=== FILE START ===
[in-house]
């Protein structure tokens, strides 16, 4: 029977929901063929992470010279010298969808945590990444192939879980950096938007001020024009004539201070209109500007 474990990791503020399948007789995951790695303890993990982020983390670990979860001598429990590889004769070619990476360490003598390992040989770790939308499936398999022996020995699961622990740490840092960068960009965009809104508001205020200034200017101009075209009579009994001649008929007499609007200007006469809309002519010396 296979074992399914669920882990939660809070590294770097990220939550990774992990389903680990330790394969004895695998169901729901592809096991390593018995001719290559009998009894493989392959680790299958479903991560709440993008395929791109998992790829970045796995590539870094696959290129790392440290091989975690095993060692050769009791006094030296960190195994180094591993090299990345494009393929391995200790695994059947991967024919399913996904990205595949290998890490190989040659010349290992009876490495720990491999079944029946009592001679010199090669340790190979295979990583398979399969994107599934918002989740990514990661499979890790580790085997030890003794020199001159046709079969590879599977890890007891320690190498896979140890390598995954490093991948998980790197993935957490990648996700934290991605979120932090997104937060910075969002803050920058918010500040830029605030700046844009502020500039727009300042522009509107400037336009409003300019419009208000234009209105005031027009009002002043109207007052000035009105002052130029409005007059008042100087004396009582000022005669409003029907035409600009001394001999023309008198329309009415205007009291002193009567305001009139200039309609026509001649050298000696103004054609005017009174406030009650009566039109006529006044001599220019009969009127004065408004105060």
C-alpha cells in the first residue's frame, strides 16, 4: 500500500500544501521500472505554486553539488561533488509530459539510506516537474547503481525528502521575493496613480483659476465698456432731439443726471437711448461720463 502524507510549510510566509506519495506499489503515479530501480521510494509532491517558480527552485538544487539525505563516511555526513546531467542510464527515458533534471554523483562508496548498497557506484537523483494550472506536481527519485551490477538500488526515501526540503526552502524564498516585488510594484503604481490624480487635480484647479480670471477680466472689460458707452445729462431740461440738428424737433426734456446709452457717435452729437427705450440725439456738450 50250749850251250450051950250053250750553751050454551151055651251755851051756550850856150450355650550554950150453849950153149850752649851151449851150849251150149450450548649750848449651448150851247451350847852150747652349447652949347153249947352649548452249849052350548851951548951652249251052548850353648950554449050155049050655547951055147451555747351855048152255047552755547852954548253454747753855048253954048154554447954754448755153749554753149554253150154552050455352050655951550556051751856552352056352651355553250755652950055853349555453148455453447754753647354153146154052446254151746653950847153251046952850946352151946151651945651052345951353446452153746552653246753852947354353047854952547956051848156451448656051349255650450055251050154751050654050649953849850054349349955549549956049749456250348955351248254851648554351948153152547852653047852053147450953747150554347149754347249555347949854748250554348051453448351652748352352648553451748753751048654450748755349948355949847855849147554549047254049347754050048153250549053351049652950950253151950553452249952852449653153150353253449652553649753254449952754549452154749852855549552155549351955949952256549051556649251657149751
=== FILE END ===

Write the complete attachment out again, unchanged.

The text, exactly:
[in-house]
């Protein structure tokens, strides 16, 4: 029977929901063929992470010279010298969808945590990444192939879980950096938007001020024009004539201070209109500007 474990990791503020399948007789995951790695303890993990982020983390670990979860001598429990590889004769070619990476360490003598390992040989770790939308499936398999022996020995699961622990740490840092960068960009965009809104508001205020200034200017101009075209009579009994001649008929007499609007200007006469809309002519010396 296979074992399914669920882990939660809070590294770097990220939550990774992990389903680990330790394969004895695998169901729901592809096991390593018995001719290559009998009894493989392959680790299958479903991560709440993008395929791109998992790829970045796995590539870094696959290129790392440290091989975690095993060692050769009791006094030296960190195994180094591993090299990345494009393929391995200790695994059947991967024919399913996904990205595949290998890490190989040659010349290992009876490495720990491999079944029946009592001679010199090669340790190979295979990583398979399969994107599934918002989740990514990661499979890790580790085997030890003794020199001159046709079969590879599977890890007891320690190498896979140890390598995954490093991948998980790197993935957490990648996700934290991605979120932090997104937060910075969002803050920058918010500040830029605030700046844009502020500039727009300042522009509107400037336009409003300019419009208000234009209105005031027009009002002043109207007052000035009105002052130029409005007059008042100087004396009582000022005669409003029907035409600009001394001999023309008198329309009415205007009291002193009567305001009139200039309609026509001649050298000696103004054609005017009174406030009650009566039109006529006044001599220019009969009127004065408004105060």
C-alpha cells in the first residue's frame, strides 16, 4: 500500500500544501521500472505554486553539488561533488509530459539510506516537474547503481525528502521575493496613480483659476465698456432731439443726471437711448461720463 502524507510549510510566509506519495506499489503515479530501480521510494509532491517558480527552485538544487539525505563516511555526513546531467542510464527515458533534471554523483562508496548498497557506484537523483494550472506536481527519485551490477538500488526515501526540503526552502524564498516585488510594484503604481490624480487635480484647479480670471477680466472689460458707452445729462431740461440738428424737433426734456446709452457717435452729437427705450440725439456738450 50250749850251250450051950250053250750553751050454551151055651251755851051756550850856150450355650550554950150453849950153149850752649851151449851150849251150149450450548649750848449651448150851247451350847852150747652349447652949347153249947352649548452249849052350548851951548951652249251052548850353648950554449050155049050655547951055147451555747351855048152255047552755547852954548253454747753855048253954048154554447954754448755153749554753149554253150154552050455352050655951550556051751856552352056352651355553250755652950055853349555453148455453447754753647354153146154052446254151746653950847153251046952850946352151946151651945651052345951353446452153746552653246753852947354353047854952547956051848156451448656051349255650450055251050154751050654050649953849850054349349955549549956049749456250348955351248254851648554351948153152547852653047852053147450953747150554347149754347249555347949854748250554348051453448351652748352352648553451748753751048654450748755349948355949847855849147554549047254049347754050048153250549053351049652950950253151950553452249952852449653153150353253449652553649753254449952754549452154749852855549552155549351955949952256549051556649251657149751